Swedish state pension buffer fund AP3 has denied an allegation it breaks the law by investing in several companies involved in the nuclear weapons business, saying it has no such holdings that the AP Funds’ Council on Ethics has singled out as breaching a key international treaty.
In a statement on Thursday, the SEK467bn (€46.1bn) pension fund said: “Accusations are being levelled against AP3 regarding the fund’s violation of the AP Fund Act and the UN Convention concerning the Non-Proliferation Treaty (NPT).
“AP3 takes this very seriously and denies the allegations. AP3 has no investments in companies that the AP Funds’ Ethics Council has concluded violates the UN Convention on Non-Proliferation Treaty,” the Stockholm-based fund said.
In a news report the same day, national broadcaster Sveriges Radio had said: “AP3 is investing SEK1bn of Swedes’ pension money in blacklisted nuclear weapon companies despite the fact the law clearly advises not to, that’s according to a Swedish Radio News investigation.”
The radio station said its economy desk had conducted an investigation of the holdings of 600 Swedish funds and compared them to the blacklists of the big banks and AP7 – the state pension fund that provides the default option in the premium pension system.
Sveriges Radio said AP3 had SEK1bn of holdings in 15 companies involved with nuclear weapons, including Northrop Grumman and Honeywell, which delivered systems to the US weapons programme.
The broadcaster said the other AP funds had scrapped their nuclear weapons holdings years ago.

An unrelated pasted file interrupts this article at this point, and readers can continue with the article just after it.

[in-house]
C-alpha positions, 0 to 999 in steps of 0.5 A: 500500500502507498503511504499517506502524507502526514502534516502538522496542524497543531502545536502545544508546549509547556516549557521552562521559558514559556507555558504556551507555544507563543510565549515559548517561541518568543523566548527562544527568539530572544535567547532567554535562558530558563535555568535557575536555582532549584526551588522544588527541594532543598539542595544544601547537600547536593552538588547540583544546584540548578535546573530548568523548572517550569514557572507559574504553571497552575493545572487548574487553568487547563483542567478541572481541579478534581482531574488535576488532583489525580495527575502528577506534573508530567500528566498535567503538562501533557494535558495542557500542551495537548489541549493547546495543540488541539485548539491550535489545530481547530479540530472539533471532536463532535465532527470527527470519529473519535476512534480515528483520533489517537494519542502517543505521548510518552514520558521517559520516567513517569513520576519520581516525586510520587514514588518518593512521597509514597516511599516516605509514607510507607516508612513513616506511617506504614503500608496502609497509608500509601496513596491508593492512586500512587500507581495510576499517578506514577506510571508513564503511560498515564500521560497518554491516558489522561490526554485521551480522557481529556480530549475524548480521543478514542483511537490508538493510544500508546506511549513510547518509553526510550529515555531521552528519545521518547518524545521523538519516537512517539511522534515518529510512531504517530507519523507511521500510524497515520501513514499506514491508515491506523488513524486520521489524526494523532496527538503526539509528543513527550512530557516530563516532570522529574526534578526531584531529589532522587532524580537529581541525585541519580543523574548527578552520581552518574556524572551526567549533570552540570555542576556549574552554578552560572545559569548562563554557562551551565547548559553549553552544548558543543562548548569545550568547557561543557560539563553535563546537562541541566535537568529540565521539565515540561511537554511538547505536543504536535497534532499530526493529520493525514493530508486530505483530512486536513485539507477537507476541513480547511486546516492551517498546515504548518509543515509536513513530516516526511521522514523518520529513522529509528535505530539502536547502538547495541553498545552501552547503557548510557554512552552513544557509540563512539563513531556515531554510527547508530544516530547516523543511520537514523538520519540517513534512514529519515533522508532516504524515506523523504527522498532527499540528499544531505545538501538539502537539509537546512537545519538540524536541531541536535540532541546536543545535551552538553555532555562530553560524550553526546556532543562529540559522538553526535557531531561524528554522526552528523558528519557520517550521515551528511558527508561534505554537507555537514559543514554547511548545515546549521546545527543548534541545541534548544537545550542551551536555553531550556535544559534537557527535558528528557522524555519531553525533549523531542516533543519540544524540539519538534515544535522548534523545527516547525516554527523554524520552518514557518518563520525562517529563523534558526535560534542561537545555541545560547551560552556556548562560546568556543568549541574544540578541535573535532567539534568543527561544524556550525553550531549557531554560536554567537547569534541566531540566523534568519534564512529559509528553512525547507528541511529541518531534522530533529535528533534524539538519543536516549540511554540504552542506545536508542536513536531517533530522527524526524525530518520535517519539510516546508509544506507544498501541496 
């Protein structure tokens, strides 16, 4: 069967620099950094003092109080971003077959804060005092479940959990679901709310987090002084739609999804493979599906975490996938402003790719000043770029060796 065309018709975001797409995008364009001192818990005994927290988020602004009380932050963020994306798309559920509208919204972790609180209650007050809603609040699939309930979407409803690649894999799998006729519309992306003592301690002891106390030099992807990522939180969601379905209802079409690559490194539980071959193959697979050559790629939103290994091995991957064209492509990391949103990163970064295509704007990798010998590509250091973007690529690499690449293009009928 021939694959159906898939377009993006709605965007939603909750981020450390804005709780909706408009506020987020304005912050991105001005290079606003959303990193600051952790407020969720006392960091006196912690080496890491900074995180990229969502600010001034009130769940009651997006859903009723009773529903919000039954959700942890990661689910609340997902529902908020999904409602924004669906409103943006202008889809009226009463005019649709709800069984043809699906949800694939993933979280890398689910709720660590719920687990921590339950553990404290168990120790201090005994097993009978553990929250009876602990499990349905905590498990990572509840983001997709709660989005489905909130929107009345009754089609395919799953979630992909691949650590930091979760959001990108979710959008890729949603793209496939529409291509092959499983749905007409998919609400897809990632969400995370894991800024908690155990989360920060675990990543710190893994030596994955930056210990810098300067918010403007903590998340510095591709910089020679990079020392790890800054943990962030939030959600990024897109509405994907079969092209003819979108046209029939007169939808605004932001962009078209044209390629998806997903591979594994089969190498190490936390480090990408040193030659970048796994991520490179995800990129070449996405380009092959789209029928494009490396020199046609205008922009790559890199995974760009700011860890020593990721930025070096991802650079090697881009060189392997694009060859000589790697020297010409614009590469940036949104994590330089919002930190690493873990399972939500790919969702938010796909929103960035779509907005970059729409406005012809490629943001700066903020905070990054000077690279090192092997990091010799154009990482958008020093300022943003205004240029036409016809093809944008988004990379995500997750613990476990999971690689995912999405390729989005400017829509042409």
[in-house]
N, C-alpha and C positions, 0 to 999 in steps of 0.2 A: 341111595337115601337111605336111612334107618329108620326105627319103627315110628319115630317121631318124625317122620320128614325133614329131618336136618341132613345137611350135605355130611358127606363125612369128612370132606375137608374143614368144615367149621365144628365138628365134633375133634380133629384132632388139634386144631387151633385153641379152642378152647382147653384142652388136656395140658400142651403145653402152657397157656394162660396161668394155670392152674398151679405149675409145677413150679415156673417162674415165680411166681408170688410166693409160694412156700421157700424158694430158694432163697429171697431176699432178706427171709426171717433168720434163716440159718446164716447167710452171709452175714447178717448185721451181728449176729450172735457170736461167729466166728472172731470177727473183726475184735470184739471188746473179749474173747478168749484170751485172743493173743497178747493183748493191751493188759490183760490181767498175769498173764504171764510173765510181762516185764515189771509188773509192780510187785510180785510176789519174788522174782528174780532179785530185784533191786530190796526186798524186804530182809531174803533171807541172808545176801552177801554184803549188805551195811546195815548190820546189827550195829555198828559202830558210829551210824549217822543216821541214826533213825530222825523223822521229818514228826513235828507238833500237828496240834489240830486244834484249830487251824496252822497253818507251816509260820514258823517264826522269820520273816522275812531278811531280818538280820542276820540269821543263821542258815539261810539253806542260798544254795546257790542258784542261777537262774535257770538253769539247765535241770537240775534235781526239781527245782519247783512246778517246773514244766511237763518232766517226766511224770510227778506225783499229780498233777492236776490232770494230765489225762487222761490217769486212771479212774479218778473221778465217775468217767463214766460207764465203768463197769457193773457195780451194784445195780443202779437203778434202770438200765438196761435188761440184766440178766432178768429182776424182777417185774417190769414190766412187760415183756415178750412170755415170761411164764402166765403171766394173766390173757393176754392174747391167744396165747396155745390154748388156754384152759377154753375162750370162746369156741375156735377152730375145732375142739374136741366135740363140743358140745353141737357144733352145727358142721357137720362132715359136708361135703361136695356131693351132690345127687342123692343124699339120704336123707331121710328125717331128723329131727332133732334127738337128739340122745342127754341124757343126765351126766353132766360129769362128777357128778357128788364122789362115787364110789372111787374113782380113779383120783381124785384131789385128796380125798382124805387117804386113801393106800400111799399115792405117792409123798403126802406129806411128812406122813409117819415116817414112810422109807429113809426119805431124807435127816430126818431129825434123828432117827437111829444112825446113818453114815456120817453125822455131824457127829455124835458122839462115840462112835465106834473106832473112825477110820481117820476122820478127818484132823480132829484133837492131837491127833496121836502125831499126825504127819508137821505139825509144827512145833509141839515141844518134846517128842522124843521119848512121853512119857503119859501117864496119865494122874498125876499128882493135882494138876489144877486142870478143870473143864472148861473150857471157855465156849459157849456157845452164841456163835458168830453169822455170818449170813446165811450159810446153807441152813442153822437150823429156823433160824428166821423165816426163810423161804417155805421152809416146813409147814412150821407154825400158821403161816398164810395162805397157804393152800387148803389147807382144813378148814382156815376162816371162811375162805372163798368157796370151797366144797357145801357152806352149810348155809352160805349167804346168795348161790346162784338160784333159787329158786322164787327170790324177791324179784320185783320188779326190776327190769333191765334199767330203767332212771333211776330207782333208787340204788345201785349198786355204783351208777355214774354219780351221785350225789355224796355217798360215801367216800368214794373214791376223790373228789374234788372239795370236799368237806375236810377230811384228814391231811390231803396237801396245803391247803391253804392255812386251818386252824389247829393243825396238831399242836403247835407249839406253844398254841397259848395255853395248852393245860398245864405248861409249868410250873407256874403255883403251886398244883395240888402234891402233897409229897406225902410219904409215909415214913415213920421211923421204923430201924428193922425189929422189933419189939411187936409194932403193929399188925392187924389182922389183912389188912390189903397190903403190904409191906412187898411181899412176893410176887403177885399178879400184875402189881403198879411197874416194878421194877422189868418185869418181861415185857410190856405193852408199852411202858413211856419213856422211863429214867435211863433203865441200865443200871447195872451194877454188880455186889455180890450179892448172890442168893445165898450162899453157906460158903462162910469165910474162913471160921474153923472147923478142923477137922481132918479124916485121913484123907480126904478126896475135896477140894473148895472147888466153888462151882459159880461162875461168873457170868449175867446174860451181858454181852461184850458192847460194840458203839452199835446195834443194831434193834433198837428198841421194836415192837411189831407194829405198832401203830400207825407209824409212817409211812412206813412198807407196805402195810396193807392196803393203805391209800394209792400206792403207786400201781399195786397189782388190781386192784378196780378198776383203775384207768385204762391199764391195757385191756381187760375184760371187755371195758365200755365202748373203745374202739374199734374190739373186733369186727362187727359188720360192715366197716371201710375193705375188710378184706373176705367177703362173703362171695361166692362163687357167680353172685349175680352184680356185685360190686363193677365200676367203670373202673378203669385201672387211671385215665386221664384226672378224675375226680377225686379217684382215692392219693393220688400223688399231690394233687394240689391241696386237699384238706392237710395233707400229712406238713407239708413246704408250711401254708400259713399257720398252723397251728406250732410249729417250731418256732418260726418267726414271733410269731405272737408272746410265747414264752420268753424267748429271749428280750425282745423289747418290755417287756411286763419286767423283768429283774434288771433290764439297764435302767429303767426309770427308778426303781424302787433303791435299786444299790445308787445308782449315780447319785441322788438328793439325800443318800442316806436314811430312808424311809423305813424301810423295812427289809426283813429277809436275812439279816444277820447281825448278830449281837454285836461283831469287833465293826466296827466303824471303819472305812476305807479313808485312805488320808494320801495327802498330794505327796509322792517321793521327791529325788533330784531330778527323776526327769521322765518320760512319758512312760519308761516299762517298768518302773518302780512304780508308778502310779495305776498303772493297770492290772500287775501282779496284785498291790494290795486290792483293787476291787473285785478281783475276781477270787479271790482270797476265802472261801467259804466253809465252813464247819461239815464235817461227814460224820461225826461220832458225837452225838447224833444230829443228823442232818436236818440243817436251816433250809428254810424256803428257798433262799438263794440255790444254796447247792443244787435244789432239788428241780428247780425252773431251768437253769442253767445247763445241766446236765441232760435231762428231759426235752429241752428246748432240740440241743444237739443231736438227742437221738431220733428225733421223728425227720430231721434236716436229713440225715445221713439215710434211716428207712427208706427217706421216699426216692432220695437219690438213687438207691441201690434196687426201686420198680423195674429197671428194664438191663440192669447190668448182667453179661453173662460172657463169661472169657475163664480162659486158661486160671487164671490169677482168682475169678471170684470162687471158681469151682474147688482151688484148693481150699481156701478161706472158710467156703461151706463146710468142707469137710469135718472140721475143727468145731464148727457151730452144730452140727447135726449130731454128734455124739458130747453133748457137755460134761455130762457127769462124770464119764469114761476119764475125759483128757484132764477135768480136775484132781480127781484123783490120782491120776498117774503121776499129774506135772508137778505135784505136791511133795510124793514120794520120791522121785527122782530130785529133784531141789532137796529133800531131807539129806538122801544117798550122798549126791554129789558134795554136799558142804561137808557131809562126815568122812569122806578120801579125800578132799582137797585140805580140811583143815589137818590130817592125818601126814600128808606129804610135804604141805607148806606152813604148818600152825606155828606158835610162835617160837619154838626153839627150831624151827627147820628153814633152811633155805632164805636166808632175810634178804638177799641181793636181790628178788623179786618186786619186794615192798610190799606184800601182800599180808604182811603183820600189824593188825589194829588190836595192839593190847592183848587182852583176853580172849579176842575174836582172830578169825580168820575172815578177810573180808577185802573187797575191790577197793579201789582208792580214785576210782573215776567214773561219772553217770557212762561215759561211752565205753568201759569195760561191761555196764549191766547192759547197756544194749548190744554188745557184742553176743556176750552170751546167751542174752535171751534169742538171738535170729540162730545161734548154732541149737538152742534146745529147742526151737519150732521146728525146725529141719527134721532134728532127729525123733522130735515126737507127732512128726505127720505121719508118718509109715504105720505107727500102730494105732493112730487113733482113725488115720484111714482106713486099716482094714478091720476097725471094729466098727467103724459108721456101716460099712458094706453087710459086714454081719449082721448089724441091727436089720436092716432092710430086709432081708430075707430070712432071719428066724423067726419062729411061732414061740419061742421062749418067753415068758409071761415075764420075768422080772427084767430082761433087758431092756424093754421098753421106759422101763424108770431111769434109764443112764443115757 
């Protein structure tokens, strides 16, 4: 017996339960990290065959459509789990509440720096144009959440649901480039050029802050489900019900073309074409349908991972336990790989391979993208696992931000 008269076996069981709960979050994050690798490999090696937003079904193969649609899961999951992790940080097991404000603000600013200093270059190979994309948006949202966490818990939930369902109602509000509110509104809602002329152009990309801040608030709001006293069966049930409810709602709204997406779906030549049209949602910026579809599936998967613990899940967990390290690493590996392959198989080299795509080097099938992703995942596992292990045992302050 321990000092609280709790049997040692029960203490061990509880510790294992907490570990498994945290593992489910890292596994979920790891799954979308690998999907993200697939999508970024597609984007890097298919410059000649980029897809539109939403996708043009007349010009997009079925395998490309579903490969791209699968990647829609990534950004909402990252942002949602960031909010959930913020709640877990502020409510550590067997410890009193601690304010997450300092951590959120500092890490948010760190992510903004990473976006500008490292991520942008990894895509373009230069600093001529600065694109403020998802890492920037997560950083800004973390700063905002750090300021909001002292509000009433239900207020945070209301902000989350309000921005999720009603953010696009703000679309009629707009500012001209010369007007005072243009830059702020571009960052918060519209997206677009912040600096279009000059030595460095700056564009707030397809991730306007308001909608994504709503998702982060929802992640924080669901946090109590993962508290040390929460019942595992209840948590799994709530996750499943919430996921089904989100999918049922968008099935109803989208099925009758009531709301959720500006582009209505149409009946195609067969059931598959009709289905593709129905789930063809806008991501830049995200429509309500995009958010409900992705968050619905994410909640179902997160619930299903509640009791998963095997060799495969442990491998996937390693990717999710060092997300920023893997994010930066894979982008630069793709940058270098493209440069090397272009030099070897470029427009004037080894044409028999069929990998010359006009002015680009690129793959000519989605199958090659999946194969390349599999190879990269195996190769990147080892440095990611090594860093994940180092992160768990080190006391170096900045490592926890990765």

AP3 said in its response that according to the preparatory work for the new law, the AP funds had to cooperate by developing common guidelines on which assets they should not invest in.
“The First to Fourth AP Funds have jointly given the Council on Ethics the task of assessing which companies violate UN conventions where there are clear a ban that the Swedish Parliament has signed and recommended to the AP funds to exclude these companies.
“AP3, like the other funds, has always followed the Council on Ethics’ recommendations since the Council on Ethics was established in 2006,” the fund said.
It also said: “It may also be worth noting that there is a UN convention that clearly prohibits nuclear weapons that the Riksdag [parliament] has chosen not to sign.”
Sveriges Radio quoted representatives of Dutch peace campaign organisation PAX and disarmament organisation Swedish Doctors Against Nuclear Weapons (SLMK) criticising AP3 for investing in firms linked to nuclear weapons.
The report also included quotes from Peter Lundqvist, head of ownership and sustainability at AP3 as well as chair of the Council on Ethics, saying that AP3’s holdings were in line with the law and followed the council’s guidance.
However, AP3 said in its statement that it sometimes received criticism for companies in the portfolio.
“When such criticism arises, we listen, take it in and evaluate whether it is justified in relation to our mission,” the pension fund said, adding that it had initiated a review of its sustainability work some time ago, and that the work would be completed next year.
“The result of this work may involve changes in the fund’s portfolio, but AP3 insists that we only address issues concerning the exclusion of companies on a convention basis on the recommendation of the AP funds’ ethics council,” the fund said.